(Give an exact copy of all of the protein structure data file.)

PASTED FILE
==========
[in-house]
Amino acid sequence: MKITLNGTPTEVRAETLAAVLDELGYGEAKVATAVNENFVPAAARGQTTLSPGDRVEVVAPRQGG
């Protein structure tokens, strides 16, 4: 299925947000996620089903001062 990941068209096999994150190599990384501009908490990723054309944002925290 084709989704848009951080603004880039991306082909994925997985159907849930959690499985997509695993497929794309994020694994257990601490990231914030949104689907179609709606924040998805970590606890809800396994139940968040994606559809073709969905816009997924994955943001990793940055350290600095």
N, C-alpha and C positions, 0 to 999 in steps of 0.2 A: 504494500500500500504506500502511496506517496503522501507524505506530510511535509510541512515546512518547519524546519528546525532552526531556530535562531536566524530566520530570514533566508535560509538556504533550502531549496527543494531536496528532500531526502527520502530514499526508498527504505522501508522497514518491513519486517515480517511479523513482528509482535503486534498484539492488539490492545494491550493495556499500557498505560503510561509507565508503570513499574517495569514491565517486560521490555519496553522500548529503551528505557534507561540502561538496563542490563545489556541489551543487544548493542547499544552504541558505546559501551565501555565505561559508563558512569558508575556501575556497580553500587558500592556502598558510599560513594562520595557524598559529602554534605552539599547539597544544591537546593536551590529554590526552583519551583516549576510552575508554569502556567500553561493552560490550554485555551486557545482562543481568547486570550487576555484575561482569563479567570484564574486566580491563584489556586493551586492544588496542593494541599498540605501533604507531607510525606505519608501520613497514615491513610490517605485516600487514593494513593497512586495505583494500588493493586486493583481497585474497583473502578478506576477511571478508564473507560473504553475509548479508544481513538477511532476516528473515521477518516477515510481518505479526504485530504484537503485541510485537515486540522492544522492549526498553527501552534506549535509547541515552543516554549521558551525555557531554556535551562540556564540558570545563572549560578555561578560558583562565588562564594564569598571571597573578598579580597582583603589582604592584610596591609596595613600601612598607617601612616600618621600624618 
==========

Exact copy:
[in-house]
Amino acid sequence: MKITLNGTPTEVRAETLAAVLDELGYGEAKVATAVNENFVPAAARGQTTLSPGDRVEVVAPRQGG
């Protein structure tokens, strides 16, 4: 299925947000996620089903001062 990941068209096999994150190599990384501009908490990723054309944002925290 084709989704848009951080603004880039991306082909994925997985159907849930959690499985997509695993497929794309994020694994257990601490990231914030949104689907179609709606924040998805970590606890809800396994139940968040994606559809073709969905816009997924994955943001990793940055350290600095």
N, C-alpha and C positions, 0 to 999 in steps of 0.2 A: 504494500500500500504506500502511496506517496503522501507524505506530510511535509510541512515546512518547519524546519528546525532552526531556530535562531536566524530566520530570514533566508535560509538556504533550502531549496527543494531536496528532500531526502527520502530514499526508498527504505522501508522497514518491513519486517515480517511479523513482528509482535503486534498484539492488539490492545494491550493495556499500557498505560503510561509507565508503570513499574517495569514491565517486560521490555519496553522500548529503551528505557534507561540502561538496563542490563545489556541489551543487544548493542547499544552504541558505546559501551565501555565505561559508563558512569558508575556501575556497580553500587558500592556502598558510599560513594562520595557524598559529602554534605552539599547539597544544591537546593536551590529554590526552583519551583516549576510552575508554569502556567500553561493552560490550554485555551486557545482562543481568547486570550487576555484575561482569563479567570484564574486566580491563584489556586493551586492544588496542593494541599498540605501533604507531607510525606505519608501520613497514615491513610490517605485516600487514593494513593497512586495505583494500588493493586486493583481497585474497583473502578478506576477511571478508564473507560473504553475509548479508544481513538477511532476516528473515521477518516477515510481518505479526504485530504484537503485541510485537515486540522492544522492549526498553527501552534506549535509547541515552543516554549521558551525555557531554556535551562540556564540558570545563572549560578555561578560558583562565588562564594564569598571571597573578598579580597582583603589582604592584610596591609596595613600601612598607617601612616600618621600624618 